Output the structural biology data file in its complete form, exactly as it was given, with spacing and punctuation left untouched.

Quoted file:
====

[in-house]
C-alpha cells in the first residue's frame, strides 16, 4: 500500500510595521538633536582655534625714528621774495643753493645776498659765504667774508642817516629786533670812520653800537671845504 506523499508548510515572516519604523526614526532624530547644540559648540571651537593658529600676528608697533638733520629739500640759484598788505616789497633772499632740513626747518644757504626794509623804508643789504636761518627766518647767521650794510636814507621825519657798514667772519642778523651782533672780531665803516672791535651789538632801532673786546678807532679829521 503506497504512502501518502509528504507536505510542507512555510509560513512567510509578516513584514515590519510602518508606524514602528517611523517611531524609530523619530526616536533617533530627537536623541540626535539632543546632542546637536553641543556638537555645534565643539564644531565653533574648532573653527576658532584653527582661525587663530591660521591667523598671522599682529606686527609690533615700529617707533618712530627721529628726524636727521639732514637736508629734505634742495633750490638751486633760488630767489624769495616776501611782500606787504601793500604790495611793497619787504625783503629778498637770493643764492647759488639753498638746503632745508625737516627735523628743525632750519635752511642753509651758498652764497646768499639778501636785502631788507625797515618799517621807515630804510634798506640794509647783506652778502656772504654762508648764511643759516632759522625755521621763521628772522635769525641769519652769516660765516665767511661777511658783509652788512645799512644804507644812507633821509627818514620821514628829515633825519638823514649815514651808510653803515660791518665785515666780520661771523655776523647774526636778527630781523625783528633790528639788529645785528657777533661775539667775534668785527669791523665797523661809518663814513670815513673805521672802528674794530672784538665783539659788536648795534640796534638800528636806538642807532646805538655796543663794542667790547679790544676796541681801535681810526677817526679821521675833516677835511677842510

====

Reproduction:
[in-house]
C-alpha cells in the first residue's frame, strides 16, 4: 500500500510595521538633536582655534625714528621774495643753493645776498659765504667774508642817516629786533670812520653800537671845504 506523499508548510515572516519604523526614526532624530547644540559648540571651537593658529600676528608697533638733520629739500640759484598788505616789497633772499632740513626747518644757504626794509623804508643789504636761518627766518647767521650794510636814507621825519657798514667772519642778523651782533672780531665803516672791535651789538632801532673786546678807532679829521 503506497504512502501518502509528504507536505510542507512555510509560513512567510509578516513584514515590519510602518508606524514602528517611523517611531524609530523619530526616536533617533530627537536623541540626535539632543546632542546637536553641543556638537555645534565643539564644531565653533574648532573653527576658532584653527582661525587663530591660521591667523598671522599682529606686527609690533615700529617707533618712530627721529628726524636727521639732514637736508629734505634742495633750490638751486633760488630767489624769495616776501611782500606787504601793500604790495611793497619787504625783503629778498637770493643764492647759488639753498638746503632745508625737516627735523628743525632750519635752511642753509651758498652764497646768499639778501636785502631788507625797515618799517621807515630804510634798506640794509647783506652778502656772504654762508648764511643759516632759522625755521621763521628772522635769525641769519652769516660765516665767511661777511658783509652788512645799512644804507644812507633821509627818514620821514628829515633825519638823514649815514651808510653803515660791518665785515666780520661771523655776523647774526636778527630781523625783528633790528639788529645785528657777533661775539667775534668785527669791523665797523661809518663814513670815513673805521672802528674794530672784538665783539659788536648795534640796534638800528636806538642807532646805538655796543663794542667790547679790544676796541681801535681810526677817526679821521675833516677835511677842510